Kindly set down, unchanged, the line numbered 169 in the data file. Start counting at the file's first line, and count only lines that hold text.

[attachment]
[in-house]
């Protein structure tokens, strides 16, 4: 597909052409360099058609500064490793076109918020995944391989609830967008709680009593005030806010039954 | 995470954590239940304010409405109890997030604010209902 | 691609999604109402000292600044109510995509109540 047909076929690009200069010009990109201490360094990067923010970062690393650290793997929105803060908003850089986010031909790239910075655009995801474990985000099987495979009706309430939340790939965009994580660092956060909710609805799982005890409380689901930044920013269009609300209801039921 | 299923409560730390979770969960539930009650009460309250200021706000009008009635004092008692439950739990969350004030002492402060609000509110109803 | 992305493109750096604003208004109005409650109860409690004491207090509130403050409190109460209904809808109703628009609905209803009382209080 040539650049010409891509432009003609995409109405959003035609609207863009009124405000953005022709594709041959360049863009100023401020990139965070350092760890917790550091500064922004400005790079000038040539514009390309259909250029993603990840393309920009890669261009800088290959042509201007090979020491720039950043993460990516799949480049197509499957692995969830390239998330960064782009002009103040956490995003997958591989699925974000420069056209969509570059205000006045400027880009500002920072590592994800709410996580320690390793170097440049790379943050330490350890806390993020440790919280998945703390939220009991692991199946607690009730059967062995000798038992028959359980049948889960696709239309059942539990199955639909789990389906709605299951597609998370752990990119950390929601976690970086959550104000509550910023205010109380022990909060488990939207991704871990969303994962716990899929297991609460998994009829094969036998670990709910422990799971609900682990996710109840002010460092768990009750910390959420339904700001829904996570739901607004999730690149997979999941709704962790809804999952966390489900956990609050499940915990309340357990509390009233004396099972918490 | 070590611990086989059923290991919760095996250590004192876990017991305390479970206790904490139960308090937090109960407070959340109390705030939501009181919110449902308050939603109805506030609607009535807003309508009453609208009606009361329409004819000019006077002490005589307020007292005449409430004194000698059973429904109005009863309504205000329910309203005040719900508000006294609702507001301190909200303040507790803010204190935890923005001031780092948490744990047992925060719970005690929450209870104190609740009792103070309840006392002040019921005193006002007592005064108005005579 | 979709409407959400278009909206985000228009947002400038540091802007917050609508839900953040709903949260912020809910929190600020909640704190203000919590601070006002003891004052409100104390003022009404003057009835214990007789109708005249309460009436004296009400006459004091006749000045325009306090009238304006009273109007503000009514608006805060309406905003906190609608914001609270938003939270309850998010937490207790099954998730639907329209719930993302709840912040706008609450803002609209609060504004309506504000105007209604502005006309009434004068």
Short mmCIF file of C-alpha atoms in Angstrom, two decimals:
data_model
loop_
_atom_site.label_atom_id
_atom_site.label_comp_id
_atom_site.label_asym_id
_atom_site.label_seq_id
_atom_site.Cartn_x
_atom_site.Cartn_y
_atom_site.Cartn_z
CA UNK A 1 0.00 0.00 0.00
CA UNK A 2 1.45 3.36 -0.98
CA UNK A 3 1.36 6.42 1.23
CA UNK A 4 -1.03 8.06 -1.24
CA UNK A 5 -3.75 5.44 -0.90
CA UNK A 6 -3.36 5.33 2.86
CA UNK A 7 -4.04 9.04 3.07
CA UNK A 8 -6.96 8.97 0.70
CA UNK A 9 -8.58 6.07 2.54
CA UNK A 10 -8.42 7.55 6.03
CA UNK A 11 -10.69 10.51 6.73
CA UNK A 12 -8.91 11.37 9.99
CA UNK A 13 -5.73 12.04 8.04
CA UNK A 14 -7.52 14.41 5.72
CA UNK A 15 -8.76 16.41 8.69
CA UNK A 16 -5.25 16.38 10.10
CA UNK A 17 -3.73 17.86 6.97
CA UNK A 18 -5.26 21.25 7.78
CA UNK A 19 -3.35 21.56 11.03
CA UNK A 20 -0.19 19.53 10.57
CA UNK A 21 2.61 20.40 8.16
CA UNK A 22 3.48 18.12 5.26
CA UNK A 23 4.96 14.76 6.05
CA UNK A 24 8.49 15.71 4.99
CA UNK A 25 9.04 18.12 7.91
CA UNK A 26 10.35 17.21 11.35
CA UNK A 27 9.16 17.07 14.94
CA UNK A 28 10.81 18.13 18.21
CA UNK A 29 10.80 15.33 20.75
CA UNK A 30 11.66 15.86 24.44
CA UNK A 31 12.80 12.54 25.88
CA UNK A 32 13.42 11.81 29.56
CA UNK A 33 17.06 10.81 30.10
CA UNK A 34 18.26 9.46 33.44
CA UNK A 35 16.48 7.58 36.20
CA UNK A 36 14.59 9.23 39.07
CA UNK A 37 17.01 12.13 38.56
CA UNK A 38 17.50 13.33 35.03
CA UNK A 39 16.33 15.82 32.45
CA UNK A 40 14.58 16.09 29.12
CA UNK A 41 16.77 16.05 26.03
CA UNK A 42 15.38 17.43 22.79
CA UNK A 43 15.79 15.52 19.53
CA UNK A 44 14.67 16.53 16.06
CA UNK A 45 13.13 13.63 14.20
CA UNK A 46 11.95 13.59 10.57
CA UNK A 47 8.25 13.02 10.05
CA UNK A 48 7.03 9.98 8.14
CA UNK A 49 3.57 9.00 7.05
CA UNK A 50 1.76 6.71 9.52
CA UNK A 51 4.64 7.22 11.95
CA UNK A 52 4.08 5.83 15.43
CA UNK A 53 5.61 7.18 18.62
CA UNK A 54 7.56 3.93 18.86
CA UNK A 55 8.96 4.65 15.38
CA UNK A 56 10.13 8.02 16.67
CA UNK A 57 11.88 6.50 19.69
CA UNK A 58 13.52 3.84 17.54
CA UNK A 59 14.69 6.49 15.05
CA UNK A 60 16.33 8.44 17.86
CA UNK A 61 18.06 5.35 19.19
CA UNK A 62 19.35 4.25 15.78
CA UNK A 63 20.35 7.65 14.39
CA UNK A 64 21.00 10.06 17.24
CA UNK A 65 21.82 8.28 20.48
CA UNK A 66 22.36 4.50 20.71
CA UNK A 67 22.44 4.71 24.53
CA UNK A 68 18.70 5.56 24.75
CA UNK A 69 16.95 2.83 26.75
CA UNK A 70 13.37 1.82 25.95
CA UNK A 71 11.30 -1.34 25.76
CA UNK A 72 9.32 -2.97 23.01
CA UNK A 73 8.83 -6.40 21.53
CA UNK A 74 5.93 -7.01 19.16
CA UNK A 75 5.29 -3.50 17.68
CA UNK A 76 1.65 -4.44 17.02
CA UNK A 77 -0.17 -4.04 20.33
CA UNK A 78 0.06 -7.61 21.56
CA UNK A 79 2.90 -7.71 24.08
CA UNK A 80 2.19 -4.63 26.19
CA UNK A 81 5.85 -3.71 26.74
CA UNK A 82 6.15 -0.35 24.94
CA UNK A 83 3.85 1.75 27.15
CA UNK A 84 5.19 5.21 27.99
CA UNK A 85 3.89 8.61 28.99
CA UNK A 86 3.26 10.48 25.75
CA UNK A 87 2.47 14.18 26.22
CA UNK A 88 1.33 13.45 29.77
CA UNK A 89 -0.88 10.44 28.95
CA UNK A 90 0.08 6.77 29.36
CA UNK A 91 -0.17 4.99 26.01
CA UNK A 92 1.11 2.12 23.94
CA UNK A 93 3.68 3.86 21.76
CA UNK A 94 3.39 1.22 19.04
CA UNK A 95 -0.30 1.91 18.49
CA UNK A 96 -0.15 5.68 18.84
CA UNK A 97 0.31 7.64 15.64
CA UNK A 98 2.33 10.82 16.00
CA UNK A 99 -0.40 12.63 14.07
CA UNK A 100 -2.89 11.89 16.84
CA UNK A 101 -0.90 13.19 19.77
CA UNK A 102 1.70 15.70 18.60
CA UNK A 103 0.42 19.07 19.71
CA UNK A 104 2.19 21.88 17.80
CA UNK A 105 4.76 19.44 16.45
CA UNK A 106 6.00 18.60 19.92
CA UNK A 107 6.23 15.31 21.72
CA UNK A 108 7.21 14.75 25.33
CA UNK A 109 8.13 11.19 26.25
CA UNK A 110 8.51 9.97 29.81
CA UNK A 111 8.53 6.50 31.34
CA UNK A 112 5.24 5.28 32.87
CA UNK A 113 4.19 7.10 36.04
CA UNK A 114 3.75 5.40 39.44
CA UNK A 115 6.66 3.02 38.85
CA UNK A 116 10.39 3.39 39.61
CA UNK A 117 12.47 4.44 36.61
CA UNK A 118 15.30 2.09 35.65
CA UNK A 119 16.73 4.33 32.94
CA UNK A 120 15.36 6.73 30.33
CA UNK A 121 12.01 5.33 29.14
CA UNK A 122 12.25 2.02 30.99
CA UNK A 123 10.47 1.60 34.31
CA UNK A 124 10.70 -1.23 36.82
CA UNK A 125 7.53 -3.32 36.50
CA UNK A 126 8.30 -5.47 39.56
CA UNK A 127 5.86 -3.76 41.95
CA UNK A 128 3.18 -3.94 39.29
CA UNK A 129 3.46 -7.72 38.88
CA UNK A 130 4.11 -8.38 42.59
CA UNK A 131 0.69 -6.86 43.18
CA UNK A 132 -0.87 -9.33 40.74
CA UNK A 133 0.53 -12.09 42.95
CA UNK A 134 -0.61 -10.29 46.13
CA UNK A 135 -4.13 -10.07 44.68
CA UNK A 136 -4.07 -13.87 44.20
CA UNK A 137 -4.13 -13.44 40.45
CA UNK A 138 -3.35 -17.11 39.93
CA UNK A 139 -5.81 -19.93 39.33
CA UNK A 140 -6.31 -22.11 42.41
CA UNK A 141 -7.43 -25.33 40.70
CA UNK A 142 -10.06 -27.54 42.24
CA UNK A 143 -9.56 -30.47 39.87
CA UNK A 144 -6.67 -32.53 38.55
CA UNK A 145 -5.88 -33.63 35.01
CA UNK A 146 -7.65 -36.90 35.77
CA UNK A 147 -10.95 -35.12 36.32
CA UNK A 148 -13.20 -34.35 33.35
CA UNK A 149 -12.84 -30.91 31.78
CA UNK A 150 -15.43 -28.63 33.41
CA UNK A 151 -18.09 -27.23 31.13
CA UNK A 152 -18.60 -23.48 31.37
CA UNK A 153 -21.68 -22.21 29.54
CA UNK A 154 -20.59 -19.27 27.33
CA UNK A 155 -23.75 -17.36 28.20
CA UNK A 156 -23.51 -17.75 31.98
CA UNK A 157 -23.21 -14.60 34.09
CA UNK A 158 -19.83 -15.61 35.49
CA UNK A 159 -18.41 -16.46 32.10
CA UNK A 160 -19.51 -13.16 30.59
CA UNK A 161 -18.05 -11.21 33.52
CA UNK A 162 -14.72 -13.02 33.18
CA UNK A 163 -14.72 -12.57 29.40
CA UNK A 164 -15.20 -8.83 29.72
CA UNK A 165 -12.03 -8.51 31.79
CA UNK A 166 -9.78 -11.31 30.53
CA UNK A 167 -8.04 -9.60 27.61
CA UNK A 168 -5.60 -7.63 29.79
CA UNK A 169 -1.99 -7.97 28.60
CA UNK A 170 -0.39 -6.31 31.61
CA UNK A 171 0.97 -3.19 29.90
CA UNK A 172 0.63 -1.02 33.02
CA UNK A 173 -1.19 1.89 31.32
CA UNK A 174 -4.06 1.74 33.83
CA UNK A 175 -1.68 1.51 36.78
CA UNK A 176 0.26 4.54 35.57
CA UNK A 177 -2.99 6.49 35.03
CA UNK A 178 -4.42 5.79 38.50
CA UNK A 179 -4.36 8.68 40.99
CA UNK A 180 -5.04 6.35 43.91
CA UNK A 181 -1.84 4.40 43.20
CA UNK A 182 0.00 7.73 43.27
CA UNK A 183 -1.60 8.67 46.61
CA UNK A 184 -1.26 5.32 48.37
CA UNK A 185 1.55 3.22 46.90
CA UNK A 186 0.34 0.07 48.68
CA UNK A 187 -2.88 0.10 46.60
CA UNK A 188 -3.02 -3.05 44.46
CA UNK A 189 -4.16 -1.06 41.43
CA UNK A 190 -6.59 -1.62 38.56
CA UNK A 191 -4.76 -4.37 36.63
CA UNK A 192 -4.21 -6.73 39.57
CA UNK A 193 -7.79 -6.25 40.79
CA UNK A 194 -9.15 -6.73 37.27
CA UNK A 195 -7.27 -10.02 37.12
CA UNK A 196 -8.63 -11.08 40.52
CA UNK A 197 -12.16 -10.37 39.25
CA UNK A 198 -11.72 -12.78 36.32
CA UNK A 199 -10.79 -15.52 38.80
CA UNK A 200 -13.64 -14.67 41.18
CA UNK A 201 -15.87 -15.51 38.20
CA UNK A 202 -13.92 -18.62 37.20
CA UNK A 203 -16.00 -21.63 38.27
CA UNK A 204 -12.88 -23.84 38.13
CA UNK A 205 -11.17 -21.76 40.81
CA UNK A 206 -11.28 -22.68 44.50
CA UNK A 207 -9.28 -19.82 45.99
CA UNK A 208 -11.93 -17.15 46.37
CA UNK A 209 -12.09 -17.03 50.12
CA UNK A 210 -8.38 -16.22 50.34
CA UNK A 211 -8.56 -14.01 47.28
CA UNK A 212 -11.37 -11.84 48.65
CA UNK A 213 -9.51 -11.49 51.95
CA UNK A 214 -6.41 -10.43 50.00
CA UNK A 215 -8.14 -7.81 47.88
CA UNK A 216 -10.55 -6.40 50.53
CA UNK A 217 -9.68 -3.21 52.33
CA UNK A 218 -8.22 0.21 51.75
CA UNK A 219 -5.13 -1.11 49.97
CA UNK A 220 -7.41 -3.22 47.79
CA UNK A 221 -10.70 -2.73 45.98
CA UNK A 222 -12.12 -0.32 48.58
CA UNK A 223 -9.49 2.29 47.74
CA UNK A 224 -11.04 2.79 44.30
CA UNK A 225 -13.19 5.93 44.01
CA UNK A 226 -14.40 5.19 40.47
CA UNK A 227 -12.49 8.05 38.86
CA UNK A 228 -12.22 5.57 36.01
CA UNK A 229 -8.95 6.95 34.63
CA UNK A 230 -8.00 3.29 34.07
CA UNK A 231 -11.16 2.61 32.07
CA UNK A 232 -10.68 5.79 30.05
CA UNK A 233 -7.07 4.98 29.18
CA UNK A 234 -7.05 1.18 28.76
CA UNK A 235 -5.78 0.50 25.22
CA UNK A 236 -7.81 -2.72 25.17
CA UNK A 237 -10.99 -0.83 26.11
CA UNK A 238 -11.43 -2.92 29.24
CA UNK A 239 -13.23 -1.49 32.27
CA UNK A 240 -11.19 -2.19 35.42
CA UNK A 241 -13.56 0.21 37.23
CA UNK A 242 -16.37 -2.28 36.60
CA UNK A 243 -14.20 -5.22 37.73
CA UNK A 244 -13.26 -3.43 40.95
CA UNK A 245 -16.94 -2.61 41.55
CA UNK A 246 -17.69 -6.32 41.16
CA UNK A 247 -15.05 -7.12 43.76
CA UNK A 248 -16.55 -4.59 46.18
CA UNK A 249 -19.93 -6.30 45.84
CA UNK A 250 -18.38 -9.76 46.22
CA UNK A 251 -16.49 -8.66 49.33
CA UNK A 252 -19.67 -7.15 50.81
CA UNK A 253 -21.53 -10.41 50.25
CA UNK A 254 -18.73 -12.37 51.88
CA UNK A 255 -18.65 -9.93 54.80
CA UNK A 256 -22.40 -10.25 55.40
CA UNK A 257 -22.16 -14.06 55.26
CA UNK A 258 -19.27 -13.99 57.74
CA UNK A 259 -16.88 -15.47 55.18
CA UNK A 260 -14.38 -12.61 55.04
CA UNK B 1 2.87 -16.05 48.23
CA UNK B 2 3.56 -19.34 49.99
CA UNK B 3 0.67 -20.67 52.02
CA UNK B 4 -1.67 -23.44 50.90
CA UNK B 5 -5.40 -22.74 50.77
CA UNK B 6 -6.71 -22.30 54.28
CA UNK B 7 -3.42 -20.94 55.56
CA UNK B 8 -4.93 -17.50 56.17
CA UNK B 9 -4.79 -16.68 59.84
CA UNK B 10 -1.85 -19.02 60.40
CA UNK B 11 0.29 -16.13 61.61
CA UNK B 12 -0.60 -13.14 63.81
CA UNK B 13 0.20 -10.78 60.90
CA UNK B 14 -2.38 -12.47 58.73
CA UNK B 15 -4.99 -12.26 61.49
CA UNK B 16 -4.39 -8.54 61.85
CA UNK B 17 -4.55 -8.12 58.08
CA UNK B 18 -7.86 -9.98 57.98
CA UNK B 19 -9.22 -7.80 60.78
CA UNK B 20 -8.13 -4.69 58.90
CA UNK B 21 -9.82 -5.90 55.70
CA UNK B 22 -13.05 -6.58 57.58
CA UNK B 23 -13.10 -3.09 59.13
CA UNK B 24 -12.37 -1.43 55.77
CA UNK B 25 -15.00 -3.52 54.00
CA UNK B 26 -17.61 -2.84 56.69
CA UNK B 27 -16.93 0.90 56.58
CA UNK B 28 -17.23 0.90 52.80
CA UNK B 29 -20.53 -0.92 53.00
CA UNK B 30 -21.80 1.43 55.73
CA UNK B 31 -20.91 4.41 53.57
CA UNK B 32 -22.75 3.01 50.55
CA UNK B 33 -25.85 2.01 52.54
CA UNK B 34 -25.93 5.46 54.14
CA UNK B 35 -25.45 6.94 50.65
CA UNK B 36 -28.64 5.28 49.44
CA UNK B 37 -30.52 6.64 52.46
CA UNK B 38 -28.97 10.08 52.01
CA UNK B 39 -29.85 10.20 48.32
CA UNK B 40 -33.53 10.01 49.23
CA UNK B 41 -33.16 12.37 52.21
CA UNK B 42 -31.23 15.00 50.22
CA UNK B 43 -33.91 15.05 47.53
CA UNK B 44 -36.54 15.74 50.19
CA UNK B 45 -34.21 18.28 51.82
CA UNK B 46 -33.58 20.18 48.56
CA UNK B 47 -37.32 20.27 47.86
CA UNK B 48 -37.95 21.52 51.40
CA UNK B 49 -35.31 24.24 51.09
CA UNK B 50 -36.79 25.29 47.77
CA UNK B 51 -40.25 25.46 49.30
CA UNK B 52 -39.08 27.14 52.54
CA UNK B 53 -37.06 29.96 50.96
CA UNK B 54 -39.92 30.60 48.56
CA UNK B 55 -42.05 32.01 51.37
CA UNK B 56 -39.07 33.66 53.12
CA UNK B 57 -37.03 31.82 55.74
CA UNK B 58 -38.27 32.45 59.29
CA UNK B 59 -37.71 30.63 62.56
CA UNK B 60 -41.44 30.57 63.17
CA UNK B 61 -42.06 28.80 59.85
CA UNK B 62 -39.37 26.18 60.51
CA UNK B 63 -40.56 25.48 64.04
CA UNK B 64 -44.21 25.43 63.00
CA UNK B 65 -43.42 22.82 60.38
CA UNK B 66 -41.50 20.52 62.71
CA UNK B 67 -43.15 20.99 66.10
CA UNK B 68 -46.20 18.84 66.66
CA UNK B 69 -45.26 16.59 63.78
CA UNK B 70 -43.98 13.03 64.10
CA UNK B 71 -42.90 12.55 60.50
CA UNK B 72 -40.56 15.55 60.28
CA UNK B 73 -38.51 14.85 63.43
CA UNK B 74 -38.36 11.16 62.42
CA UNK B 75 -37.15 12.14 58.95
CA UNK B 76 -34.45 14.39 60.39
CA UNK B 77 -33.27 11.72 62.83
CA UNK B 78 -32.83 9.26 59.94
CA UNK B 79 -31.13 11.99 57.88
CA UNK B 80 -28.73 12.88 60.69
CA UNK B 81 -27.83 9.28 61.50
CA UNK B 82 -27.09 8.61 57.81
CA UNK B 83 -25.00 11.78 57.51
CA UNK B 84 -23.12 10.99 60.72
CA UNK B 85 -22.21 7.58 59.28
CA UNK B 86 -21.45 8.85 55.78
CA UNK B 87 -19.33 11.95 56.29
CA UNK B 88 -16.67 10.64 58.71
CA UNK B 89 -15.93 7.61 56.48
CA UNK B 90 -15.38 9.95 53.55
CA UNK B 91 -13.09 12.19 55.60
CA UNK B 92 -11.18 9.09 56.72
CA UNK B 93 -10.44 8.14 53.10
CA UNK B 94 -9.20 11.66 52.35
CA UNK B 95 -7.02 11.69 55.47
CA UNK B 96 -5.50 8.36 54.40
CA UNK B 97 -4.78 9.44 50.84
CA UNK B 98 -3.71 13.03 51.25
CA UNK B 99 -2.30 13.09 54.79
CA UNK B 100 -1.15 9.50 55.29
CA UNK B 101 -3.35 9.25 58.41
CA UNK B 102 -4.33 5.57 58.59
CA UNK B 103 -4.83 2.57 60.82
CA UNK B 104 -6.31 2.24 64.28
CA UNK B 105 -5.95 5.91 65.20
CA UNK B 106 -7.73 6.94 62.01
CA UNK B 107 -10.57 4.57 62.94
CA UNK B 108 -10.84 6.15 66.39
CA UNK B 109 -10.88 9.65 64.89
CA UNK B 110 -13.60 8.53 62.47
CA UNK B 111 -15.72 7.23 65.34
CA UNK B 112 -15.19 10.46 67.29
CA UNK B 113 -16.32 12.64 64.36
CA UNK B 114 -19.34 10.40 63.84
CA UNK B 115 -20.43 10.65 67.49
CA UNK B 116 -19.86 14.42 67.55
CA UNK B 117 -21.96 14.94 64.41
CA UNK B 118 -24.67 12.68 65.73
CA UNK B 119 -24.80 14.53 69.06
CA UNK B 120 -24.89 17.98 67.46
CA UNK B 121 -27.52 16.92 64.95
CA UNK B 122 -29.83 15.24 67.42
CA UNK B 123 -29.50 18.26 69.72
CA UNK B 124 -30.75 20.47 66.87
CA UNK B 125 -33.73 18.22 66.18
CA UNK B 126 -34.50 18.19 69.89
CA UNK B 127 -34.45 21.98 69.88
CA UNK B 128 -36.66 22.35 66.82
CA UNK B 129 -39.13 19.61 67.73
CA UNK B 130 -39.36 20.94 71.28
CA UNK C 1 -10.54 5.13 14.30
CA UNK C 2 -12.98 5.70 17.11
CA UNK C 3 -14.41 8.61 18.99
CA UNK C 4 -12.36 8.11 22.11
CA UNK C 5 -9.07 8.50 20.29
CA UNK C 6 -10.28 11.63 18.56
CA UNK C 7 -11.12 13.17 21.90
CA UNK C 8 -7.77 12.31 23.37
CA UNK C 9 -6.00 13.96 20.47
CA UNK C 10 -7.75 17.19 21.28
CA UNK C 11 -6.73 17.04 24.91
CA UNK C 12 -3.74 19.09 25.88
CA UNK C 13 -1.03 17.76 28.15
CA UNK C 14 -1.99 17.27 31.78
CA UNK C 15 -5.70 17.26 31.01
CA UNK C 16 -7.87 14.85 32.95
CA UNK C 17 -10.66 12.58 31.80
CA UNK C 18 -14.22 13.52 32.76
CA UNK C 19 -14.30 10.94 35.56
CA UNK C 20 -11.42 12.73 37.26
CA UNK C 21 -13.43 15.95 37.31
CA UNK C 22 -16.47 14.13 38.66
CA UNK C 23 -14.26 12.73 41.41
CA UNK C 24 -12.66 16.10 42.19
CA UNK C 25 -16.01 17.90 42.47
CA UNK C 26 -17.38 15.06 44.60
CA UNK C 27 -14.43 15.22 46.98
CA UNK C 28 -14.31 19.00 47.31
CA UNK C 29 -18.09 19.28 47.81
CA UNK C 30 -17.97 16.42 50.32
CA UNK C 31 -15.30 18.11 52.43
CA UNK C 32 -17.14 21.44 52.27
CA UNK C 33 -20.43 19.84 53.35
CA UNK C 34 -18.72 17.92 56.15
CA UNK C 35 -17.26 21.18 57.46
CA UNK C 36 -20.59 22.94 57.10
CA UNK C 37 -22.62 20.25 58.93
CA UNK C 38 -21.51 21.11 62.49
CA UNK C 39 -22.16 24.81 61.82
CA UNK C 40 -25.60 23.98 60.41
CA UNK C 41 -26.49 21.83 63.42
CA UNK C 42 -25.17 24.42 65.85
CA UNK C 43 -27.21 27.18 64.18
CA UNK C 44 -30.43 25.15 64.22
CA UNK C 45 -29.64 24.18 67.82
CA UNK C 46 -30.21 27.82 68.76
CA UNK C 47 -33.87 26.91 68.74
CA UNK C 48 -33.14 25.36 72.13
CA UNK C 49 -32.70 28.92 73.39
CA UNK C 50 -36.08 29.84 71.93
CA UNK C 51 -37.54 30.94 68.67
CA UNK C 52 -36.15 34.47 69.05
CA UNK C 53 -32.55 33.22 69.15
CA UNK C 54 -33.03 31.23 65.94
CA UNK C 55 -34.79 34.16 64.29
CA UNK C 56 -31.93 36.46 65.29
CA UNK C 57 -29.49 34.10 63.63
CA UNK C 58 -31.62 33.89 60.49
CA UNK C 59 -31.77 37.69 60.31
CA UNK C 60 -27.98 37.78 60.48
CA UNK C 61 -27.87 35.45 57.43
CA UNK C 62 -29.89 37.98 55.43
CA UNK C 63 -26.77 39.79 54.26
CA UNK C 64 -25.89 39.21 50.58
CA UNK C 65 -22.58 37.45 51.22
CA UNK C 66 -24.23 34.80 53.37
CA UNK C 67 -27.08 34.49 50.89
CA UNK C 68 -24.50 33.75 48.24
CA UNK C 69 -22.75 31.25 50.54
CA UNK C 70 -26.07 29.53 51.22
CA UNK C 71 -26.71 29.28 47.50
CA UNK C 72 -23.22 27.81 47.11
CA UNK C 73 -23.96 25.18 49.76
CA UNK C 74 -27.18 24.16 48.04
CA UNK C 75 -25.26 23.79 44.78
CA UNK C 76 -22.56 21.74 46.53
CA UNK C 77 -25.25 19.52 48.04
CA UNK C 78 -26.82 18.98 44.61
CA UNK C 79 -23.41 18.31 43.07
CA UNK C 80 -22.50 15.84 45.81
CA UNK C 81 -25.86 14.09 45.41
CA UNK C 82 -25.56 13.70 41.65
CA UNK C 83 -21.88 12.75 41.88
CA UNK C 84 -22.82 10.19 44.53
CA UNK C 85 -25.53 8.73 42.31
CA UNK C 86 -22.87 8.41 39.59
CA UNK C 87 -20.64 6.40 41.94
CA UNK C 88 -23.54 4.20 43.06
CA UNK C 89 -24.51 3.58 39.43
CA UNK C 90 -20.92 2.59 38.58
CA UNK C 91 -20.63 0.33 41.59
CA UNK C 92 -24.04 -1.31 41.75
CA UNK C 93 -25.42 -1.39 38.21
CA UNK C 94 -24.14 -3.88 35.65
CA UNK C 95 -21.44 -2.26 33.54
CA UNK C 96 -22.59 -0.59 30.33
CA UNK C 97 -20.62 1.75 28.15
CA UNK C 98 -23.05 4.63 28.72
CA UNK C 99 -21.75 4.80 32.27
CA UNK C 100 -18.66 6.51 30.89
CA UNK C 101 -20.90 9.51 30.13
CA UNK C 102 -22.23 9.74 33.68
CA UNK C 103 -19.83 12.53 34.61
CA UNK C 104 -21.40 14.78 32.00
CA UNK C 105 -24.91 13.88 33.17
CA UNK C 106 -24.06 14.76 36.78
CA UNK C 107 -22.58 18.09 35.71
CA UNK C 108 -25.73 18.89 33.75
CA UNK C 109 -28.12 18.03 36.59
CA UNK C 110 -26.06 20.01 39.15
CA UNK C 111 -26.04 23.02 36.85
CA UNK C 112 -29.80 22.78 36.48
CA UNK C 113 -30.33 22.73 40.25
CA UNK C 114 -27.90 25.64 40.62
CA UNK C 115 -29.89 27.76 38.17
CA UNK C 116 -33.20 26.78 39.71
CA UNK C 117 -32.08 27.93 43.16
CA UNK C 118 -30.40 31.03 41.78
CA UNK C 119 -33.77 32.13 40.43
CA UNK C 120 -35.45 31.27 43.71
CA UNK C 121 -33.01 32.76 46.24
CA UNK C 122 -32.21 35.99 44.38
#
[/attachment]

CA UNK A 157 -23.21 -14.60 34.09